I can still remember the time I played my first 3D Sonic game. It was at Hollywood Video (that’s a video rental store for you young ones out there) and my buddy was the manager, and he invited me and my friend to hang out in the store after they closed to play this newfangled game system from SEGA called the Dreamcast. Hollywood Video would have demo kiosks for people to try out the Dreamcast, and before my buddy had to get them all set up in the store we plugged one of those demo units into a tv and sat around in the back playing Sonic Adventure for what felt like (and might have actually been) all night long. I was mesmerized by Sonic Adventure. Here was this character that I loved so much from his 2D outings brought to life in full 3D, and still as fast as ever.
Well, the more than two decades since that night have been full of ups and downs for 3D Sonic games. Mostly downs. Even viewed through a modern lens the original Sonic Adventure and its sequel don’t hold up so well today, but I’d still argue that they were the pinnacle of the Sonic formula brought into the third dimension. And hey, despite their many flaws they’re still pretty darn fun even today. I can’t say the same for most of the 3D Sonic games that have come since, but I can say that the newest one, Sonic Dream Team, is the best 3D Sonic game that I have played since the original Sonic Adventure in 1999. Is that a super high bar to begin with? Not really! Which makes it all the more infuriating that we’ve been fed so many mediocre 3D Sonic games over the years.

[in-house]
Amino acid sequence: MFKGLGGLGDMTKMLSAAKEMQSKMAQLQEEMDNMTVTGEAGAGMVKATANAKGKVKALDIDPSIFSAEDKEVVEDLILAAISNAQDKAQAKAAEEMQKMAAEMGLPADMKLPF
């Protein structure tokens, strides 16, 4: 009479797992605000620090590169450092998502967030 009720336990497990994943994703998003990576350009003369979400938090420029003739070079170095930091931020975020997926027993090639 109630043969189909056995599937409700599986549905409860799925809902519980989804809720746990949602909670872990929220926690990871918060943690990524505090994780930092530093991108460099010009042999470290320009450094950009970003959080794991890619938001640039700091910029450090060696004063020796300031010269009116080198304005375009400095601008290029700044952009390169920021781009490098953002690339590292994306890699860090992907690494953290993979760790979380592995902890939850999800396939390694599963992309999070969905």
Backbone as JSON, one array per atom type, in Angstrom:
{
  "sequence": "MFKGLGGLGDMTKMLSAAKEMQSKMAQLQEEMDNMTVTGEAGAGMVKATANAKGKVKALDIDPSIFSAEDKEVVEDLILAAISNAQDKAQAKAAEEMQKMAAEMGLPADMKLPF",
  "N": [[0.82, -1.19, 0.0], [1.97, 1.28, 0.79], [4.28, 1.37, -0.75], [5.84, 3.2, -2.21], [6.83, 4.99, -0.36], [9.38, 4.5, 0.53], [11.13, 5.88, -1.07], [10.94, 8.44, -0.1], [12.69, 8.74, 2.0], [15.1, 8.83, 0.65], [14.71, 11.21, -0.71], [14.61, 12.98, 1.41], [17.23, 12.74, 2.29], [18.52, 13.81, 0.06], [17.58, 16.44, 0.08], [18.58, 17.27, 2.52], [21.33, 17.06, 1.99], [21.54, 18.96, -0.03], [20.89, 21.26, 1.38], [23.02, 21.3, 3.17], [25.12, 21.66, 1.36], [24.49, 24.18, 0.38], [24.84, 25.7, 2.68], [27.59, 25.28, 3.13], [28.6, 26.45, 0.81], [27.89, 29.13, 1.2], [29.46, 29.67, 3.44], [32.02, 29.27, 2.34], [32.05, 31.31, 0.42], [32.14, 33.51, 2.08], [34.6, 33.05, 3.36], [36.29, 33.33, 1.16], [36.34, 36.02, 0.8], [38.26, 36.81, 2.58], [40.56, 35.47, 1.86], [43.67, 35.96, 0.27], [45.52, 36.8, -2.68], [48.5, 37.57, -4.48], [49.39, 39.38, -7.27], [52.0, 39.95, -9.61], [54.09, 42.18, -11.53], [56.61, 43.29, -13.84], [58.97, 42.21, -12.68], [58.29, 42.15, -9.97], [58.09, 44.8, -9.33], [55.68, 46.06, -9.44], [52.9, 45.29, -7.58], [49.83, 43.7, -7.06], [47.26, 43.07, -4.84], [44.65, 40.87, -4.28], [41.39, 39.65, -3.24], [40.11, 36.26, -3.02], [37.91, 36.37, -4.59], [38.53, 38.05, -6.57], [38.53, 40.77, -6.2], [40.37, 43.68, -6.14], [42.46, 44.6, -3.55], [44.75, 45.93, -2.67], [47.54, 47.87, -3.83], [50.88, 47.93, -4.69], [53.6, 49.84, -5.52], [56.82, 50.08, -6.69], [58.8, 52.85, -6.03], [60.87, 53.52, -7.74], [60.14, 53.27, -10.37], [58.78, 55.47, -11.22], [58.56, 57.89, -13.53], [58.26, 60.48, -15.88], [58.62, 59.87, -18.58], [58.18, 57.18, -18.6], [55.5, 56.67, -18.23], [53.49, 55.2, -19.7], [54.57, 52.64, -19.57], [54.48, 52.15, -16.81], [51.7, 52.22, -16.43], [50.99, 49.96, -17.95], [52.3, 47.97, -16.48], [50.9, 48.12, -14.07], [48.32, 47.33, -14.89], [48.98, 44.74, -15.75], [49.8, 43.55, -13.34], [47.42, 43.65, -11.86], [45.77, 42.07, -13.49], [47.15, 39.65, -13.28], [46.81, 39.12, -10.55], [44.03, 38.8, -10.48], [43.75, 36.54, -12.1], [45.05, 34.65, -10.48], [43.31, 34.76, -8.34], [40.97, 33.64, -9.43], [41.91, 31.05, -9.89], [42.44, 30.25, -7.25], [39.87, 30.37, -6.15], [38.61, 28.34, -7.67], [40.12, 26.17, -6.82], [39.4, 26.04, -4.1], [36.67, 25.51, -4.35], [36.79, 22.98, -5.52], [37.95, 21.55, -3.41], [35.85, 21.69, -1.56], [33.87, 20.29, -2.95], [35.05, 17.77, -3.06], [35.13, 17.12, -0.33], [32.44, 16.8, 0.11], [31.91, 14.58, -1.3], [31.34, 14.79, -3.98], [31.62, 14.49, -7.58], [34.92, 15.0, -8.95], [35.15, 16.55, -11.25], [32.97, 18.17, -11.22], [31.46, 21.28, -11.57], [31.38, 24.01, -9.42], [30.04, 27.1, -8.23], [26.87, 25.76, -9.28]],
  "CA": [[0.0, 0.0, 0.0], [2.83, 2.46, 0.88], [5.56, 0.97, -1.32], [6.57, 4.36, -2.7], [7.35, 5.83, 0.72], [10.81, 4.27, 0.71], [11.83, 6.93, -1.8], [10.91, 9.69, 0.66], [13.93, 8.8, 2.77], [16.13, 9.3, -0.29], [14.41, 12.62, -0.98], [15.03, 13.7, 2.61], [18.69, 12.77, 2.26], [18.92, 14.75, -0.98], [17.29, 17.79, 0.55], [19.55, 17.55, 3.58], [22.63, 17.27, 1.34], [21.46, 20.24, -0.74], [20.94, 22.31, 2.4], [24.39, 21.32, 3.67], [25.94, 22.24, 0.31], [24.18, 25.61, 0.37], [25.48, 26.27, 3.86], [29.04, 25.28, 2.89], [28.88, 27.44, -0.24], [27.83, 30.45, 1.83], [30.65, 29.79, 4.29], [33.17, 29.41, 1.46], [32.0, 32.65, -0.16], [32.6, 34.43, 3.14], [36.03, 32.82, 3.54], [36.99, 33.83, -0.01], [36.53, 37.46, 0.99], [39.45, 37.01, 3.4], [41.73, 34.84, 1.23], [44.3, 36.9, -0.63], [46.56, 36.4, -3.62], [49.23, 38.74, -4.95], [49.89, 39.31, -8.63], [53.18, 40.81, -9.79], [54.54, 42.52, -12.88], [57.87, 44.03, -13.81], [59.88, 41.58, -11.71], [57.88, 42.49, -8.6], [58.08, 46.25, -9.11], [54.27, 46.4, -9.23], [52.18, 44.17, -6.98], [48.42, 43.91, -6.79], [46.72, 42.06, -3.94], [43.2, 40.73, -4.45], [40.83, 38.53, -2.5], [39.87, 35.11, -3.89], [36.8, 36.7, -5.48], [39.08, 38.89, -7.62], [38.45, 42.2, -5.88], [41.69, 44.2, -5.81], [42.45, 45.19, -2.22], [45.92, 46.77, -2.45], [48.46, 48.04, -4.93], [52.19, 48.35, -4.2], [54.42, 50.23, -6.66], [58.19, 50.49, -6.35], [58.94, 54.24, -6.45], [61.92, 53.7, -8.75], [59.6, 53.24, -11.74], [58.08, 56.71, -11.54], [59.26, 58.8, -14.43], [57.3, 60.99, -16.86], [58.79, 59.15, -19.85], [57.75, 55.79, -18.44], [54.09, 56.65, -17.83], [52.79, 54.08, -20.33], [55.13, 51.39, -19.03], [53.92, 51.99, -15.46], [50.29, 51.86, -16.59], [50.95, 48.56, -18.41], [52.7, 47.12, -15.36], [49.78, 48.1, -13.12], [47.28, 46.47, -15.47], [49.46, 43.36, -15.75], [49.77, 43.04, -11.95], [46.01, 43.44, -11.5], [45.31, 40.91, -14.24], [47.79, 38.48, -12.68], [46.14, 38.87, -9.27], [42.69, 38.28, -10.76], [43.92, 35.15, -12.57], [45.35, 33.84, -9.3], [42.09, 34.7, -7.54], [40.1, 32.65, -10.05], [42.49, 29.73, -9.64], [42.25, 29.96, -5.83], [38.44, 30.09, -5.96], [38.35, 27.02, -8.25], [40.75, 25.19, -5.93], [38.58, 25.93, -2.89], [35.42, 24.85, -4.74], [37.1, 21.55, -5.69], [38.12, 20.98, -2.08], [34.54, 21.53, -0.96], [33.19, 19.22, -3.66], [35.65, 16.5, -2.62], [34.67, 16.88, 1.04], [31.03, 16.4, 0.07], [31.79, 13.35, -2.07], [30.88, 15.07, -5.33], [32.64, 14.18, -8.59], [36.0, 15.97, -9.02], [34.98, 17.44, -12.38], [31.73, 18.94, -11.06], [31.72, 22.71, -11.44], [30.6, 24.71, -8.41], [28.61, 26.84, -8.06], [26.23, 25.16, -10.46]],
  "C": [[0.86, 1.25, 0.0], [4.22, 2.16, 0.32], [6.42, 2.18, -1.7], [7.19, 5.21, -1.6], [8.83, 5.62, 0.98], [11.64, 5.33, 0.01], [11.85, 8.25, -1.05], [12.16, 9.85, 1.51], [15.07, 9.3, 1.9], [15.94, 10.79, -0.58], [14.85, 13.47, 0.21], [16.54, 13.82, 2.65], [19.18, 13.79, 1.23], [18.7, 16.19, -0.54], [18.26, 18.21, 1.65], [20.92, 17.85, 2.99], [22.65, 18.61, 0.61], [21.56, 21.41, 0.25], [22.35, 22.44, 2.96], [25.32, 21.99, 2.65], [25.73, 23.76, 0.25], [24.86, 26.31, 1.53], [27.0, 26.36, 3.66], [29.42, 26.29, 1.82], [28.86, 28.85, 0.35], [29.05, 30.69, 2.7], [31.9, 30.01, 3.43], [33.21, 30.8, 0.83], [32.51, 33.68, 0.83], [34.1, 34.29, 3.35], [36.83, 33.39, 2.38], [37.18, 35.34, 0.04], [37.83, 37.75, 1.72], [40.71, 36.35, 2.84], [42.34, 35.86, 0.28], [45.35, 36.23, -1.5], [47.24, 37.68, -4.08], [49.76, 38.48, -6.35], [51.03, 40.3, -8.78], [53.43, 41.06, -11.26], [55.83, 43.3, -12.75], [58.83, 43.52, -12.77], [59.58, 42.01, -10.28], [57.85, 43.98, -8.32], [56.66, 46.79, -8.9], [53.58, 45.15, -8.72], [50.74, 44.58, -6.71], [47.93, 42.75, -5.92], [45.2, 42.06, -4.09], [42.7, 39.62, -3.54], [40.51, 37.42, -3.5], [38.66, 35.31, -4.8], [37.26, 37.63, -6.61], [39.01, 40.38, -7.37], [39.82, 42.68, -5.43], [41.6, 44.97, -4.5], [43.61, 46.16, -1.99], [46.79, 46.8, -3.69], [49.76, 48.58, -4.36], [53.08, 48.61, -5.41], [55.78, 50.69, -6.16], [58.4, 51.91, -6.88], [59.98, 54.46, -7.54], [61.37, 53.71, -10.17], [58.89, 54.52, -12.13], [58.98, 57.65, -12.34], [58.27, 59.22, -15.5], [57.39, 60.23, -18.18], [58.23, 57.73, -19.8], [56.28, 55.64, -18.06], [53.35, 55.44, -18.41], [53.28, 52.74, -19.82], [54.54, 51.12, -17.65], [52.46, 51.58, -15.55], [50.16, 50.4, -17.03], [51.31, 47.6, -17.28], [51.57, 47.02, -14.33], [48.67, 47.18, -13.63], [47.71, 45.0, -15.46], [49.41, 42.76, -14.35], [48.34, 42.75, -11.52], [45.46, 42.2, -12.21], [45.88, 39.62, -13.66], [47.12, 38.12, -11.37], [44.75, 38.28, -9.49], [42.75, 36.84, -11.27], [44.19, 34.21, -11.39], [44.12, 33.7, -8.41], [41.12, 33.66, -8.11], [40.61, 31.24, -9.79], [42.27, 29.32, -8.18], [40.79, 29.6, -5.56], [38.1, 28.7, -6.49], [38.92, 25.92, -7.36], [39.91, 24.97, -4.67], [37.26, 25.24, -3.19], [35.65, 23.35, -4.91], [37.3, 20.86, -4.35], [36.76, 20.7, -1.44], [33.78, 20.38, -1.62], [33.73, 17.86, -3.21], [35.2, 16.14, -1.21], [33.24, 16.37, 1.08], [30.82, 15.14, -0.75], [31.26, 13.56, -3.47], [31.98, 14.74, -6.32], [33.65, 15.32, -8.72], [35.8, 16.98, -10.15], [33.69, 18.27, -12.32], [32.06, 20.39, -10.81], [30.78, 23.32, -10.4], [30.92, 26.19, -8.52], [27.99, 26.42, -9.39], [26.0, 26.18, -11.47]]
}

Let’s not dwell on the past, though, and let’s just enjoy the present. Sonic Dream Team is also a game with flaws, but they’re pretty small compared to how much the game gets right. There’s a very good sense of speed here, and very cleverly designed levels with multiple paths you can take while speeding through them. It gives you that rush of making split-second decisions while the world is whirling by you, similar to the Genesis Sonic games. That said, in order to make something like that work in a 3D world the experience can often feel very guided, despite the multiple paths you can take. It’s not a huge deal because the sense of speed is so fun, and dashing into enemies or objects with your homing attack to string together a “run” almost like a Tony Hawk’s Pro Skater game is extremely satisfying.
In addition to the well-designed “tracks” that have you traveling through each level at breakneck speeds, there are also large areas which are very intentionally meant for you to stop and explore in a more traditional 3D platformer sense. The game does a good job at tucking away collectibles in the nooks and crannies of these areas to reward you for exploring, and it’s neat that these “roam around” areas are so seamlessly woven into all the speedy “tracks” spread all around. It’s fun to replay each level and learn a new route or discover a new area as you slowly see how everything interconnects. There are some areas of Sonic Dream Team that fall short, and we cover those pretty thoroughly in our review of the game, but on the whole this is easily the most fun I’ve had with a 3D Sonic game in a very long time. If you are an Apple Arcade subscriber this is one you should be enjoying too.